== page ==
That’s why we decided not to leave quality assurance for the very end. We’ve made an effort to have a playable demo very early to send it to other VN developers. We realized that, as newbies to the genre, we’re bound to make some obvious mistakes. It’s better to ask the pros what they think before it gets too late to make significant changes. It was also the first step in establishing future business relations and generally marking our presence in the VN scene. Having a playable demo early also allowed us to offer a preview build to the pre-order owners and gather some early feedback from the actual end users.
Further parts of the game were tested as we developed them. After implementing a chapter, the whole team played through it at least once. It wasn’t extensive testing, but it made sure there are no major storyline or technical issues present, and we can move to the next chapter. Near the end, we also started to include volunteering pre-order owners in the process.
Thanks to this approach, when the game hit content-complete version, it was actually pretty polished. Only proofreading and less critical bugs remained, and we sent the game to volunteers to cover those, while also taking the time to have one last look at the whole script ourselves.
We’ve also made the game available to pre-order owners a week before the official release. It served both as a token of appreciation for their trust and support during the development, as well as the last chance for us to catch something critical before it turns into a disaster.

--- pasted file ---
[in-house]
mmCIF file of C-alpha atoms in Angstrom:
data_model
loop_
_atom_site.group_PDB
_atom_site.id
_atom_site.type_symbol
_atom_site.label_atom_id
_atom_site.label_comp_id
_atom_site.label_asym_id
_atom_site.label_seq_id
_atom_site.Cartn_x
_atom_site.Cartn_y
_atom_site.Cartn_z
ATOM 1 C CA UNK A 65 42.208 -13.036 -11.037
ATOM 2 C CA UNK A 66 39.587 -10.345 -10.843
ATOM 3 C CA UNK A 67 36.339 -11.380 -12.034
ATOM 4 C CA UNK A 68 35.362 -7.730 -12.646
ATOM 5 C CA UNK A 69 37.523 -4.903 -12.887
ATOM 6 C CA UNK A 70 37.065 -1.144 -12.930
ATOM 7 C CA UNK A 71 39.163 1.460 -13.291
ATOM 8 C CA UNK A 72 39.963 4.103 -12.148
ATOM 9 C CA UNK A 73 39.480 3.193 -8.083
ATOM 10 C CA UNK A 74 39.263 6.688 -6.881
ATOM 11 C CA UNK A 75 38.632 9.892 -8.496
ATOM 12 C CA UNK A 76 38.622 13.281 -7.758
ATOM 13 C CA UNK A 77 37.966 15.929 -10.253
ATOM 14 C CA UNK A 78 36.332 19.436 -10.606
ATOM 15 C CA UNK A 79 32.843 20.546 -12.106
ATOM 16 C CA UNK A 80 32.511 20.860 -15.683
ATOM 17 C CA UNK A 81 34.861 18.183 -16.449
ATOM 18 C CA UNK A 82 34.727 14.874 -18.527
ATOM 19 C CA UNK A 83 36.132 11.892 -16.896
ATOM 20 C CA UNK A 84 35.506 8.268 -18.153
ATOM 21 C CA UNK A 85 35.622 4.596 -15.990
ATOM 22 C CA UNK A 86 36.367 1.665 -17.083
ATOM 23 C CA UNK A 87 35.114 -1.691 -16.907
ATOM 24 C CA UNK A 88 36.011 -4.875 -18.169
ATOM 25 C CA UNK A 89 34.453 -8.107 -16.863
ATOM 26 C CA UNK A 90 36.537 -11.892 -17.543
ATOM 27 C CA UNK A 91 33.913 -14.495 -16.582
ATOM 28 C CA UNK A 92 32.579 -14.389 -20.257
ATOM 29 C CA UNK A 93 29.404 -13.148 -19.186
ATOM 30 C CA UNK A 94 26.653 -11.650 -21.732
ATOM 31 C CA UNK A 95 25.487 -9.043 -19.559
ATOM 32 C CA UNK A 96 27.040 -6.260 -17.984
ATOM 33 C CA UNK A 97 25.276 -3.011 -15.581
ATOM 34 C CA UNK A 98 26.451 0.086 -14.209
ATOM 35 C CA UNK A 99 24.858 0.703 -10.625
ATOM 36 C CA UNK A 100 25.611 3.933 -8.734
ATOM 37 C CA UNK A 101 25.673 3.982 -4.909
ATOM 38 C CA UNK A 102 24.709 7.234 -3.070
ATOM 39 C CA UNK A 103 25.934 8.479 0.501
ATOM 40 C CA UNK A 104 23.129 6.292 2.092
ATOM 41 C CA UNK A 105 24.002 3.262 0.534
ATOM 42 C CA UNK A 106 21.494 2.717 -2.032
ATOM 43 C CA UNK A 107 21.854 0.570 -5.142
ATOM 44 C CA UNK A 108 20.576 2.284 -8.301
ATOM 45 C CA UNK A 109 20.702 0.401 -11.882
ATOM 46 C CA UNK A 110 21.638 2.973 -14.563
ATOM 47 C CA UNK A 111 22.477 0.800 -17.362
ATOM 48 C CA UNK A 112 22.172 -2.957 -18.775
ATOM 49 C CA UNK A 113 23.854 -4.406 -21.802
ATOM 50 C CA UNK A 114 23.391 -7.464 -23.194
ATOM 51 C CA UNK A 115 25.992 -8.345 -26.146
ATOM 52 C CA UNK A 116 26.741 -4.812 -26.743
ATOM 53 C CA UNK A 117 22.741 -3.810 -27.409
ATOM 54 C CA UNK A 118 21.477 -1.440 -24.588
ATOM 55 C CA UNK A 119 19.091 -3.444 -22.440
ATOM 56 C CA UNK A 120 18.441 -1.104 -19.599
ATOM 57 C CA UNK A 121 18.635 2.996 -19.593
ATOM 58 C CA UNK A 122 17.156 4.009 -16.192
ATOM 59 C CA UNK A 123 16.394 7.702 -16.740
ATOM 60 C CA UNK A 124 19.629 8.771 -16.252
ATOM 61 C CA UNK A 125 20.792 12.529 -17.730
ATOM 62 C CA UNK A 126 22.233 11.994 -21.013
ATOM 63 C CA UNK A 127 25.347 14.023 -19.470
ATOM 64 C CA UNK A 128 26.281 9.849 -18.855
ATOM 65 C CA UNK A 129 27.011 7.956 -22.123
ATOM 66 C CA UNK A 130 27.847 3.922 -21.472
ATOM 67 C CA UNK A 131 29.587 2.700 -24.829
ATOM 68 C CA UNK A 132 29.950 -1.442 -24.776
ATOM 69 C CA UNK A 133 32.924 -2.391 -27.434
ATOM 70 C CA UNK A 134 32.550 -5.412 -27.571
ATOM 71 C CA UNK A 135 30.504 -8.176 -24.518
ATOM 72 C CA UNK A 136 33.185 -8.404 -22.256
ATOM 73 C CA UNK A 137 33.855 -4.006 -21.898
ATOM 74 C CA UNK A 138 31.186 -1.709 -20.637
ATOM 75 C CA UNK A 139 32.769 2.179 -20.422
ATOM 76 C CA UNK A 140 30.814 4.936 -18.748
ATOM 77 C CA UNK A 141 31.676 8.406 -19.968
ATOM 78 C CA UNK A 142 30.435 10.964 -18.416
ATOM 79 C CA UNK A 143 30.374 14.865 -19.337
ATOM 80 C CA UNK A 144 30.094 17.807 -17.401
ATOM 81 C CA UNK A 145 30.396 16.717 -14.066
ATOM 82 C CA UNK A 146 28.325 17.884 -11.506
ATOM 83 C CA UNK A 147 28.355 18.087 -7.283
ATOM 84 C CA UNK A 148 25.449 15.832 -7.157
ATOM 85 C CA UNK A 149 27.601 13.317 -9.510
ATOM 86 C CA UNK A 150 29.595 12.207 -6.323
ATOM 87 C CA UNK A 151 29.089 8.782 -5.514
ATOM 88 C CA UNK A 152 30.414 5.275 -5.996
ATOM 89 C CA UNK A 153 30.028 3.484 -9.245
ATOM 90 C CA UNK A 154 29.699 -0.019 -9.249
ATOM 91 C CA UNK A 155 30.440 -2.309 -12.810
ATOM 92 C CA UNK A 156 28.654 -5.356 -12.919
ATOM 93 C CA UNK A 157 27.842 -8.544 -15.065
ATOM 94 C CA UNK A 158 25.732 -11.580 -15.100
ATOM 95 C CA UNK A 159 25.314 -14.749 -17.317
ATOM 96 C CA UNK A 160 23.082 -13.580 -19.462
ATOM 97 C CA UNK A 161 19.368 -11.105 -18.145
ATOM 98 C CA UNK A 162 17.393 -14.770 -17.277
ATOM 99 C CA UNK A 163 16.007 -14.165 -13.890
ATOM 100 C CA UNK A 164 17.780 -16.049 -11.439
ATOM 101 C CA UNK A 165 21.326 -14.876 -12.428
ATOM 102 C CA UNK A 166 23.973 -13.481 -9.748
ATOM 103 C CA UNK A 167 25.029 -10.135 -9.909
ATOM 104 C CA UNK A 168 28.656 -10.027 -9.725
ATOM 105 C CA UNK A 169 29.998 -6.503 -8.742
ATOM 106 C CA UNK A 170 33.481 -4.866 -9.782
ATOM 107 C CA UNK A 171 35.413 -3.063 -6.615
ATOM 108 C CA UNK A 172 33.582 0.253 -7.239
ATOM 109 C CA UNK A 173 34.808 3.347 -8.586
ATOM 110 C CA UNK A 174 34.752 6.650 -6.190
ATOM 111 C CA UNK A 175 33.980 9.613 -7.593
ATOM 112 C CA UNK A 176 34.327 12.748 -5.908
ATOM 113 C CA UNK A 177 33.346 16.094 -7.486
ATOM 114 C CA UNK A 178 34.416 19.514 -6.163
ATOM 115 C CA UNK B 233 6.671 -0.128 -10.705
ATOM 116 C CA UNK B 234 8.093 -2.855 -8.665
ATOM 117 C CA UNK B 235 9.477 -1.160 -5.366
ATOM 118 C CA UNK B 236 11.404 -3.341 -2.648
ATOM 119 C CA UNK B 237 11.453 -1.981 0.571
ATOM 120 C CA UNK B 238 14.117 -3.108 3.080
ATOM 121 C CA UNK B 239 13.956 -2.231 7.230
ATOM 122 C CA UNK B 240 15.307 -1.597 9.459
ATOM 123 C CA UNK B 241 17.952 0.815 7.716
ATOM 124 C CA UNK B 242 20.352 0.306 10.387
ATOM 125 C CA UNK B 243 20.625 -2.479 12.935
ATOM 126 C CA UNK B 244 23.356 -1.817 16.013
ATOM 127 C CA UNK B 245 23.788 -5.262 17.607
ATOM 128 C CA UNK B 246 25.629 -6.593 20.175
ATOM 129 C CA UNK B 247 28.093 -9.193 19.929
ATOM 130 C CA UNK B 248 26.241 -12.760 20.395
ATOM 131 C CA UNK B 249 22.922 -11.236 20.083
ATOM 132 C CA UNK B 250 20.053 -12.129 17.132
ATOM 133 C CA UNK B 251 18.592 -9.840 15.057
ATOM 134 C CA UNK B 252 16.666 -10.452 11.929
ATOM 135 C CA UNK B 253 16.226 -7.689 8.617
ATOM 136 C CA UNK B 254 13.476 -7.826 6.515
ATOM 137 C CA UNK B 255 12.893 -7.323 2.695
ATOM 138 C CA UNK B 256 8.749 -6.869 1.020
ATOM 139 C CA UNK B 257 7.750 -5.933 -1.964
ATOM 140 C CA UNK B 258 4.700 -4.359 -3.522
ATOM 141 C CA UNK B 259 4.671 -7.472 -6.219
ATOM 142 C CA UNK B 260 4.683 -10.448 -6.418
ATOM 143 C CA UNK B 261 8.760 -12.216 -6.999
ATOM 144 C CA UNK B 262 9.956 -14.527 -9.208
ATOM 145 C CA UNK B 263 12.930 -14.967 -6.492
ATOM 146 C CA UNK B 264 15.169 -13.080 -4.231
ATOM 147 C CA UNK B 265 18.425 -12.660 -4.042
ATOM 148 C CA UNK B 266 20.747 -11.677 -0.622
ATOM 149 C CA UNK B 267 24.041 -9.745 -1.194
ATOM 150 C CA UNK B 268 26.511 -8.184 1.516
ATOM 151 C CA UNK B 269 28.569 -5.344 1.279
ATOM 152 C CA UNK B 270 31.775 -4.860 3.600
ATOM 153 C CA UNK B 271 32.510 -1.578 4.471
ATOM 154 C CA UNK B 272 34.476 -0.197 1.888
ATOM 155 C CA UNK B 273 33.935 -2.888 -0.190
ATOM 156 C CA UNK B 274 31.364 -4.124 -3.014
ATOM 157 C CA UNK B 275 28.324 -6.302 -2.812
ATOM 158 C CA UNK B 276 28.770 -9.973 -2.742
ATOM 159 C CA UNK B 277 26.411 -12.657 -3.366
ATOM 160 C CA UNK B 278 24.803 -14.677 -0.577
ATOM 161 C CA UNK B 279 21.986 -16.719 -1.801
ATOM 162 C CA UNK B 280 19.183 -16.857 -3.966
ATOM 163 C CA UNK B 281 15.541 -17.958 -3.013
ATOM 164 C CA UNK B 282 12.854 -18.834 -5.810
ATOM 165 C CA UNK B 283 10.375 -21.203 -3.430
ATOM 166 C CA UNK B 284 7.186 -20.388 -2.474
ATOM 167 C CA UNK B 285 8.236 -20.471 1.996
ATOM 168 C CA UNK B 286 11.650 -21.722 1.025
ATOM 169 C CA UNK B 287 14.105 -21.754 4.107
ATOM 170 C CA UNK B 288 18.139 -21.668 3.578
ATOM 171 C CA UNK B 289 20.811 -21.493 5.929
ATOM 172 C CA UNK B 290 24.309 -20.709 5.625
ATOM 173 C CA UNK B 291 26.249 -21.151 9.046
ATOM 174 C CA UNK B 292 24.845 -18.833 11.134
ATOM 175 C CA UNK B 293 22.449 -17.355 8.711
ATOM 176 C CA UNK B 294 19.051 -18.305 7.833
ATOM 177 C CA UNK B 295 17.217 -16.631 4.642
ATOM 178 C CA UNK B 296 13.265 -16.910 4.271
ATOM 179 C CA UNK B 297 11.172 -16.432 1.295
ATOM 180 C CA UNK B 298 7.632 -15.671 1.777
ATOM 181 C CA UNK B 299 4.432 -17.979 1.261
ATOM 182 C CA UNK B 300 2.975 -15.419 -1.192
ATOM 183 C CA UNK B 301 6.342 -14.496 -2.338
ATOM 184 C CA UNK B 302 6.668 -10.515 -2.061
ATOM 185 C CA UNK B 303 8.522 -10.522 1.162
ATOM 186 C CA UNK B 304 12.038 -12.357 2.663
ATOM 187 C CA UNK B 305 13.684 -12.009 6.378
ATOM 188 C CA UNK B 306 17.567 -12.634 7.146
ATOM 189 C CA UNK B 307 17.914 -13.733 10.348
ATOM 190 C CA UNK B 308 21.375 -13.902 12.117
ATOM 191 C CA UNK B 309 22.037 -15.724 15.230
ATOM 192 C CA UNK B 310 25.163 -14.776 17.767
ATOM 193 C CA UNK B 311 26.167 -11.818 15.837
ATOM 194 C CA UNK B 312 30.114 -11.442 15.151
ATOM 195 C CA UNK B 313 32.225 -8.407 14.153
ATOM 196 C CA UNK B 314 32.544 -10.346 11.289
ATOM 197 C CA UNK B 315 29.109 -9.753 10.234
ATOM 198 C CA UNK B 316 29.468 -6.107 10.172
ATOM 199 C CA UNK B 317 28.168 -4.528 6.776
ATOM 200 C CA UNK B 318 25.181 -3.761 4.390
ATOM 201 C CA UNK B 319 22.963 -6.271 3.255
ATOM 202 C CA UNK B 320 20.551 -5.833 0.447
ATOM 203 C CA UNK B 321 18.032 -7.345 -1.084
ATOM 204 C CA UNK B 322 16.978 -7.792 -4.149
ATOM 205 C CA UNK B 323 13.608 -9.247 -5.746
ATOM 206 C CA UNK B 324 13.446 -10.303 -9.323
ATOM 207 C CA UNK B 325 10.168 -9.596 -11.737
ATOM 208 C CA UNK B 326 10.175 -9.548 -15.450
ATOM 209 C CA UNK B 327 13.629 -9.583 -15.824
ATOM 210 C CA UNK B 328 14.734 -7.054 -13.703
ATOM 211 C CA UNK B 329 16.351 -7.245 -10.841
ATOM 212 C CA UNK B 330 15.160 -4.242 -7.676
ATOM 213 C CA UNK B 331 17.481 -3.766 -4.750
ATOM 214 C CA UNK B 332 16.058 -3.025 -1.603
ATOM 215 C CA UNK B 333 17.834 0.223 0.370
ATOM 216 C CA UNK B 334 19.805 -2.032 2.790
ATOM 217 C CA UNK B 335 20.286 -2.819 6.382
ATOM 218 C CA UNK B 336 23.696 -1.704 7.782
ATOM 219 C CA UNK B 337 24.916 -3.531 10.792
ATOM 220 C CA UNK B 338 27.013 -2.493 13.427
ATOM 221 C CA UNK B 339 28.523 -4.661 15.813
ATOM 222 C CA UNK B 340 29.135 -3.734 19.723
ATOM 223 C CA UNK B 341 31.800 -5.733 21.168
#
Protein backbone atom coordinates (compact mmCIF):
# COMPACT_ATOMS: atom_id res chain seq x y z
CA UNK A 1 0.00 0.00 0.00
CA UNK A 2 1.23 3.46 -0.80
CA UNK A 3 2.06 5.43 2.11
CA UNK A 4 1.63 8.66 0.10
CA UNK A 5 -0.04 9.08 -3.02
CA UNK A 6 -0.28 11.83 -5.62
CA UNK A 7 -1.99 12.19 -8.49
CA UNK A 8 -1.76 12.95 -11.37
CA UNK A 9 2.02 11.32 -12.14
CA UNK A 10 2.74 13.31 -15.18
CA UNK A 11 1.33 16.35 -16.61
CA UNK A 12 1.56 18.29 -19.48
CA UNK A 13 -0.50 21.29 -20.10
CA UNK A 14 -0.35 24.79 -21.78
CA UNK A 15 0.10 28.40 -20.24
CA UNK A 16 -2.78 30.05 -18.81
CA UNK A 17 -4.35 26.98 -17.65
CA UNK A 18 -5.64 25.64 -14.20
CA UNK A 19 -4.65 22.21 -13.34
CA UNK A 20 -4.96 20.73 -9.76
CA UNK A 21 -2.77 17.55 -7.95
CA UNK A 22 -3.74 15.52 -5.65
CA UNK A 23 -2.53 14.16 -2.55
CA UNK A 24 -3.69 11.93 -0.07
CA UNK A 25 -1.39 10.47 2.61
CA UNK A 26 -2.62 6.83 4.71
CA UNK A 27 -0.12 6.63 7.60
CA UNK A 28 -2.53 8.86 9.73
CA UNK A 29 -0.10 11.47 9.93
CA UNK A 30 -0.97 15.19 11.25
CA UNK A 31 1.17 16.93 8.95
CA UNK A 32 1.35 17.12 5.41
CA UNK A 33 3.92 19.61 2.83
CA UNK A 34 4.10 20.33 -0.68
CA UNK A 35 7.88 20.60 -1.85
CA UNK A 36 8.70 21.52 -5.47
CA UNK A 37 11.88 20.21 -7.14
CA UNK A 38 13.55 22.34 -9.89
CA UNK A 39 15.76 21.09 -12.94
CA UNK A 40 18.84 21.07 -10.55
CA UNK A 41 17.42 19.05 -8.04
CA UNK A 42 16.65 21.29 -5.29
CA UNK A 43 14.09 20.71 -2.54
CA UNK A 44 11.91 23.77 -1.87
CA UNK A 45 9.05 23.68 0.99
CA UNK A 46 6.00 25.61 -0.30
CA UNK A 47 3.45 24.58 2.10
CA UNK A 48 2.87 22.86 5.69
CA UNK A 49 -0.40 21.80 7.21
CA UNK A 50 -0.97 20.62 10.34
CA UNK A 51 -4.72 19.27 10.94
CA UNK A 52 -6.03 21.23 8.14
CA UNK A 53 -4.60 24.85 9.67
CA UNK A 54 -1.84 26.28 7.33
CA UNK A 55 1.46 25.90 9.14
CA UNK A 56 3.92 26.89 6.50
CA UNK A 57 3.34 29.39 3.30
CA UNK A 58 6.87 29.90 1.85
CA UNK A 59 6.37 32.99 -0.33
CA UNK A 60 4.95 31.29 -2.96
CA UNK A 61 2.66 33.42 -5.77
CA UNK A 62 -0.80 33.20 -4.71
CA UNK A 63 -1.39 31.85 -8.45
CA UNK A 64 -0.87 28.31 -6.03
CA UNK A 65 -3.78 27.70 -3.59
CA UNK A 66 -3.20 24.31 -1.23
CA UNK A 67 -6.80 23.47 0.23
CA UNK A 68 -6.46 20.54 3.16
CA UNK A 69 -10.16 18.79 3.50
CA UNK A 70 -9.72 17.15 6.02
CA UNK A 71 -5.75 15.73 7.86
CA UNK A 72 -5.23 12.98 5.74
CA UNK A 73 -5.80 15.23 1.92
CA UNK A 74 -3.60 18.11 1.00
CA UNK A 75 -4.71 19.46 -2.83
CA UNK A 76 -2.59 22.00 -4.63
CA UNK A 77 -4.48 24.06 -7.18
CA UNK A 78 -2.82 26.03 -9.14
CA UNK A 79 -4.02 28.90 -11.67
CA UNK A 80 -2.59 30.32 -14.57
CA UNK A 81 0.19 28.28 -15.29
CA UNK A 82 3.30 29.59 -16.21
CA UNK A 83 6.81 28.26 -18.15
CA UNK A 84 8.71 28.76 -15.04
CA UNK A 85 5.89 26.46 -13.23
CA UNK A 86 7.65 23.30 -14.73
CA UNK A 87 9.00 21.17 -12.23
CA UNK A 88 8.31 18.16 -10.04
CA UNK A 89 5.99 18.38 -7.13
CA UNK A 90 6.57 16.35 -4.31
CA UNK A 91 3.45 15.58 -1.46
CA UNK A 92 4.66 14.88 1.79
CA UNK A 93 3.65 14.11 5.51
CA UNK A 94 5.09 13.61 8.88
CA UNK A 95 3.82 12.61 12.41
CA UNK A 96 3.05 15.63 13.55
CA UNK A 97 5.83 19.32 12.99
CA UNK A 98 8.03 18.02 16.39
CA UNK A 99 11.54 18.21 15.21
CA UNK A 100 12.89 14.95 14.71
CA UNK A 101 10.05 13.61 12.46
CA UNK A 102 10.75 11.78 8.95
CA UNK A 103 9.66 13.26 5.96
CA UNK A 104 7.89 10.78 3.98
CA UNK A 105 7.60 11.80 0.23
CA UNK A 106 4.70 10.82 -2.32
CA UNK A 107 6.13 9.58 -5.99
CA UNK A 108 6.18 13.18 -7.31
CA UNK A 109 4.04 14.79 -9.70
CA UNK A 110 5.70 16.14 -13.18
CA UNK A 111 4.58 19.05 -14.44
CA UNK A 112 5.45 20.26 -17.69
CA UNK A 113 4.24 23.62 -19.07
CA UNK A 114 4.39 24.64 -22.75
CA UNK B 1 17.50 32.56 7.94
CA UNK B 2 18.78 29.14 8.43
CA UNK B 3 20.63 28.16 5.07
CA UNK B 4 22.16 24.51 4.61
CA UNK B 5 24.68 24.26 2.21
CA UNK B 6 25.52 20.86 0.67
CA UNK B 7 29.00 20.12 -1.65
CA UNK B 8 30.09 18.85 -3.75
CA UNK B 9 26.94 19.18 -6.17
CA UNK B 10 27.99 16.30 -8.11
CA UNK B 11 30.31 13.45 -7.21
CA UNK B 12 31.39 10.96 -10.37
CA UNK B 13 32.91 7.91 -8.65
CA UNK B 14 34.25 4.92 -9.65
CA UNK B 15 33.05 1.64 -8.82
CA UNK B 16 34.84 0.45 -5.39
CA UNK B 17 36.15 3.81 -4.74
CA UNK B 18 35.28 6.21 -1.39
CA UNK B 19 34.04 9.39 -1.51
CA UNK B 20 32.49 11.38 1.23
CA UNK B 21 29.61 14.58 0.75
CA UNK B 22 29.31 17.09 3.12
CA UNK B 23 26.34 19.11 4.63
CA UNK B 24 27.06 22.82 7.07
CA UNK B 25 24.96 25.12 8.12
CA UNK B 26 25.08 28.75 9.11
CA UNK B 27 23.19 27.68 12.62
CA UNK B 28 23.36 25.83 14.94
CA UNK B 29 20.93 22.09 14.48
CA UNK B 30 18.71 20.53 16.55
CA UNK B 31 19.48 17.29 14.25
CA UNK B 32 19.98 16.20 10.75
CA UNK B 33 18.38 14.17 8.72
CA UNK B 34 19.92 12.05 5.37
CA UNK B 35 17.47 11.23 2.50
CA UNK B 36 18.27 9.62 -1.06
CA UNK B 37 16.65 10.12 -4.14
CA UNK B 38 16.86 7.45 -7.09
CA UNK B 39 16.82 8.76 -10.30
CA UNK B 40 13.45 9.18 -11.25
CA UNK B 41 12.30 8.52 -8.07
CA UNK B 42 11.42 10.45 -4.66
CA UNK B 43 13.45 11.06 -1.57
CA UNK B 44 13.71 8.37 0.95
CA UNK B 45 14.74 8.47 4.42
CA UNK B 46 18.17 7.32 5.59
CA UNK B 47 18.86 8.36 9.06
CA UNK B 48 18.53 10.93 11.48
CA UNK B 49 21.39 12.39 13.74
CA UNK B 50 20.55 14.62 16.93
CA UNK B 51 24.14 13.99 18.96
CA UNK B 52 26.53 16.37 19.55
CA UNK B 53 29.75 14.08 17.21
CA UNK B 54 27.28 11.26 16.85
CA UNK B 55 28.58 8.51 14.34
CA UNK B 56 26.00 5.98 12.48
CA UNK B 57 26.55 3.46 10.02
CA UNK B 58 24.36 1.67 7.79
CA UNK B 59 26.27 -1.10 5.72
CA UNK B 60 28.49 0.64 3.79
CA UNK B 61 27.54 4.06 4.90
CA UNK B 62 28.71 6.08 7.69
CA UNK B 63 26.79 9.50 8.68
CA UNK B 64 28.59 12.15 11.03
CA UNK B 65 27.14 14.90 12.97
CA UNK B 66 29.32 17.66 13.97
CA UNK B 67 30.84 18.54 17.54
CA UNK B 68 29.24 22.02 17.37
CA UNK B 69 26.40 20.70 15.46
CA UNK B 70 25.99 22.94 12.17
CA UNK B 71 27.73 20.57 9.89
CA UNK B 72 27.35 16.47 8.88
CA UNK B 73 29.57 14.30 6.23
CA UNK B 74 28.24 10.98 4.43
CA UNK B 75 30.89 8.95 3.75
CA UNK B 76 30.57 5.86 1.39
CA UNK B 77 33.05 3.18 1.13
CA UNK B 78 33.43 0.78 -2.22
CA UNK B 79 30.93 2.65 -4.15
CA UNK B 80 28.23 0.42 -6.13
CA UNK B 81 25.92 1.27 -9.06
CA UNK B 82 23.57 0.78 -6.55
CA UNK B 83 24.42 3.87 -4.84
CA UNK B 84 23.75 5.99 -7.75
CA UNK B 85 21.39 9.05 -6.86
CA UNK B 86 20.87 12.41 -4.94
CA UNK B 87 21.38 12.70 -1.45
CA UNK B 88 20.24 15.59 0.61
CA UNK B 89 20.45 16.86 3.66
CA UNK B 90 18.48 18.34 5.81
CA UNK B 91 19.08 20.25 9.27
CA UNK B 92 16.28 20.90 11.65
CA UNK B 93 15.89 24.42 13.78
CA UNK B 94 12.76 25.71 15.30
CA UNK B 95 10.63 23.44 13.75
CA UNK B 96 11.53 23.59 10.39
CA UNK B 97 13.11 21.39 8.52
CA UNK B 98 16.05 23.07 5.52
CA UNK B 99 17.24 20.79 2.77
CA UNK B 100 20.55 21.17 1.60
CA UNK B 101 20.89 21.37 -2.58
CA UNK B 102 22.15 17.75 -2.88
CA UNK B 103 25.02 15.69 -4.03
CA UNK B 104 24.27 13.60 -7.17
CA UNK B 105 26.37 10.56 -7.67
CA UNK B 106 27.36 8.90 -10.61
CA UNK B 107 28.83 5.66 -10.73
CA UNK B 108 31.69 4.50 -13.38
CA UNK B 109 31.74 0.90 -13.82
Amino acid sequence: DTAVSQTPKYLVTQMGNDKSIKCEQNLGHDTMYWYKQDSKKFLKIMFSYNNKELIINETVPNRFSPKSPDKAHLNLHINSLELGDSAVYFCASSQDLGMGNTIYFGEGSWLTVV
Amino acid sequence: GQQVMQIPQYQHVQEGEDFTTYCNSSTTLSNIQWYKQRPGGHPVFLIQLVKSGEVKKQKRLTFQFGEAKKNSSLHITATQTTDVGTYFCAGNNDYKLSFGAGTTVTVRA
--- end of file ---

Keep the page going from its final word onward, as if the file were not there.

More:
We haven’t avoided a few post-release patches with minor corrections, but thanks to our approach to testing, the release build was properly polished without dedicating months to testing at the end of the development. Given how big our delay already was, it may have saved us from going under.
Ren’Py is by far the most popular indie VN development tool (and for a good reason), but we decided to go with GameMaker instead and coded our own visual novel framework from scratch. There were three reasons behind that decision.
I knew GameMaker very well from back when I was working on Magi/ArcMagi. I also did lots of prototyping in it back at my job at Codeminion. A familiar tool is always better than a new one if time is essential.
It was important for us that Cinders would stand out among other VNs visually, with plenty of animations and special effects. GameMaker, being a more generalist 2D engine, simply allowed for more oomph.
More general-use tool also means we can expand our framework with new gameplay elements or anything really, if we ever need to. We wanted to develop something that we could use to create more complex games in the future.
All in all, we’re very happy with the choice we’ve made. There were some hurdles at first, as the Mac version of the tool proved to be very buggy. But once these issues were fixed, we haven’t encountered any signifiant problems. Coding features was fast, the game looks pretty, and we never had to constrain ourselves due to some limitations.
One problem is that GM Studio, which came out later and promised easy deployment to mobile devices, differs from the old version in some ways (also, doesn’t feature a Mac IDE). It makes porting more complex and time consuming than we predicted. Nothing unsolvable though.